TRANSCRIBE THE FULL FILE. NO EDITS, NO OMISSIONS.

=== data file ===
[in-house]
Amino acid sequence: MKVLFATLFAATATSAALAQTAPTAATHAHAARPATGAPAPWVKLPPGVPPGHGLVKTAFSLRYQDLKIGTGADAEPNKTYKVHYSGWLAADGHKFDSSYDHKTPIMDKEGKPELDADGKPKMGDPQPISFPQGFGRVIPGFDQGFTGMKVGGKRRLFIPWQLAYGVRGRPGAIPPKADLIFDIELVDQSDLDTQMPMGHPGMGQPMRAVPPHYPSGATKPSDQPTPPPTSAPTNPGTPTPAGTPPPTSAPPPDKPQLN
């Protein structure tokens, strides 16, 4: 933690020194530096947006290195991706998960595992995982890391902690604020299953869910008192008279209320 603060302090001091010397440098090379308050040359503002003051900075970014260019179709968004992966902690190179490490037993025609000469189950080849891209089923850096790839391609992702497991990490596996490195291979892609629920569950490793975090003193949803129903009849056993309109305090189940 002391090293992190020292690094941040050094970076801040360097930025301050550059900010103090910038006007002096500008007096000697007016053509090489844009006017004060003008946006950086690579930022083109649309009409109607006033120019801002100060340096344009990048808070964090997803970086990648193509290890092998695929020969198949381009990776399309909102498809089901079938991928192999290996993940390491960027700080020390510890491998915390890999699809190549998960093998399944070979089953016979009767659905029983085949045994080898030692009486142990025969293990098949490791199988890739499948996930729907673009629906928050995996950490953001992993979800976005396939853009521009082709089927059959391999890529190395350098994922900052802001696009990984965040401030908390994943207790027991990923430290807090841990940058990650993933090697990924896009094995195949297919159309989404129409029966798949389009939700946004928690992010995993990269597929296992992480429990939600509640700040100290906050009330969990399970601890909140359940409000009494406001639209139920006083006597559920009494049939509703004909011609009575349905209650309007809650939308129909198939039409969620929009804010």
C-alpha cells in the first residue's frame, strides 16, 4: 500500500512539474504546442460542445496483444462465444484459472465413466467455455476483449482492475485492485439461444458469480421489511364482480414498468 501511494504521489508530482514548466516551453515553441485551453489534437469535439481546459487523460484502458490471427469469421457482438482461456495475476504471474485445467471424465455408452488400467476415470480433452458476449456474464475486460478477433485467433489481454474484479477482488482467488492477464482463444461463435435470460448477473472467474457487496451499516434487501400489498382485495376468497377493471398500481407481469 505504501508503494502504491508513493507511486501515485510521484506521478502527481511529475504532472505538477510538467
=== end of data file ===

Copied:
[in-house]
Amino acid sequence: MKVLFATLFAATATSAALAQTAPTAATHAHAARPATGAPAPWVKLPPGVPPGHGLVKTAFSLRYQDLKIGTGADAEPNKTYKVHYSGWLAADGHKFDSSYDHKTPIMDKEGKPELDADGKPKMGDPQPISFPQGFGRVIPGFDQGFTGMKVGGKRRLFIPWQLAYGVRGRPGAIPPKADLIFDIELVDQSDLDTQMPMGHPGMGQPMRAVPPHYPSGATKPSDQPTPPPTSAPTNPGTPTPAGTPPPTSAPPPDKPQLN
């Protein structure tokens, strides 16, 4: 933690020194530096947006290195991706998960595992995982890391902690604020299953869910008192008279209320 603060302090001091010397440098090379308050040359503002003051900075970014260019179709968004992966902690190179490490037993025609000469189950080849891209089923850096790839391609992702497991990490596996490195291979892609629920569950490793975090003193949803129903009849056993309109305090189940 002391090293992190020292690094941040050094970076801040360097930025301050550059900010103090910038006007002096500008007096000697007016053509090489844009006017004060003008946006950086690579930022083109649309009409109607006033120019801002100060340096344009990048808070964090997803970086990648193509290890092998695929020969198949381009990776399309909102498809089901079938991928192999290996993940390491960027700080020390510890491998915390890999699809190549998960093998399944070979089953016979009767659905029983085949045994080898030692009486142990025969293990098949490791199988890739499948996930729907673009629906928050995996950490953001992993979800976005396939853009521009082709089927059959391999890529190395350098994922900052802001696009990984965040401030908390994943207790027991990923430290807090841990940058990650993933090697990924896009094995195949297919159309989404129409029966798949389009939700946004928690992010995993990269597929296992992480429990939600509640700040100290906050009330969990399970601890909140359940409000009494406001639209139920006083006597559920009494049939509703004909011609009575349905209650309007809650939308129909198939039409969620929009804010």
C-alpha cells in the first residue's frame, strides 16, 4: 500500500512539474504546442460542445496483444462465444484459472465413466467455455476483449482492475485492485439461444458469480421489511364482480414498468 501511494504521489508530482514548466516551453515553441485551453489534437469535439481546459487523460484502458490471427469469421457482438482461456495475476504471474485445467471424465455408452488400467476415470480433452458476449456474464475486460478477433485467433489481454474484479477482488482467488492477464482463444461463435435470460448477473472467474457487496451499516434487501400489498382485495376468497377493471398500481407481469 505504501508503494502504491508513493507511486501515485510521484506521478502527481511529475504532472505538477510538467